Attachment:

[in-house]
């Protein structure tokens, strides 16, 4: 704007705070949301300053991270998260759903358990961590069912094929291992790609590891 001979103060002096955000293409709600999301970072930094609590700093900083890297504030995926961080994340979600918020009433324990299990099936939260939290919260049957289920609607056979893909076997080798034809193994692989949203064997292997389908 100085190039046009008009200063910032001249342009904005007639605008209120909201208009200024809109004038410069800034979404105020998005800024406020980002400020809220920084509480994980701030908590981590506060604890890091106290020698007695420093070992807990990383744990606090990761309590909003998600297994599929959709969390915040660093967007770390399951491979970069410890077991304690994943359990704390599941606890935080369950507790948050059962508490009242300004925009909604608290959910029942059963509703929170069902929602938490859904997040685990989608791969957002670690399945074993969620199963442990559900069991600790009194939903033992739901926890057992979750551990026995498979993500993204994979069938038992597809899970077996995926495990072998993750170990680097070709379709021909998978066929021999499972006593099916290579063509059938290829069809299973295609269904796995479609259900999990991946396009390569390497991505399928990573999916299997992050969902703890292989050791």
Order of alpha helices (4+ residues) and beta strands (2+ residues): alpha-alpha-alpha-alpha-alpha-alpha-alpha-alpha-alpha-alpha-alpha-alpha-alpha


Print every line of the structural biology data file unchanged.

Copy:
[in-house]
């Protein structure tokens, strides 16, 4: 704007705070949301300053991270998260759903358990961590069912094929291992790609590891 001979103060002096955000293409709600999301970072930094609590700093900083890297504030995926961080994340979600918020009433324990299990099936939260939290919260049957289920609607056979893909076997080798034809193994692989949203064997292997389908 100085190039046009008009200063910032001249342009904005007639605008209120909201208009200024809109004038410069800034979404105020998005800024406020980002400020809220920084509480994980701030908590981590506060604890890091106290020698007695420093070992807990990383744990606090990761309590909003998600297994599929959709969390915040660093967007770390399951491979970069410890077991304690994943359990704390599941606890935080369950507790948050059962508490009242300004925009909604608290959910029942059963509703929170069902929602938490859904997040685990989608791969957002670690399945074993969620199963442990559900069991600790009194939903033992739901926890057992979750551990026995498979993500993204994979069938038992597809899970077996995926495990072998993750170990680097070709379709021909998978066929021999499972006593099916290579063509059938290829069809299973295609269904796995479609259900999990991946396009390569390497991505399928990573999916299997992050969902703890292989050791």
Order of alpha helices (4+ residues) and beta strands (2+ residues): alpha-alpha-alpha-alpha-alpha-alpha-alpha-alpha-alpha-alpha-alpha-alpha-alpha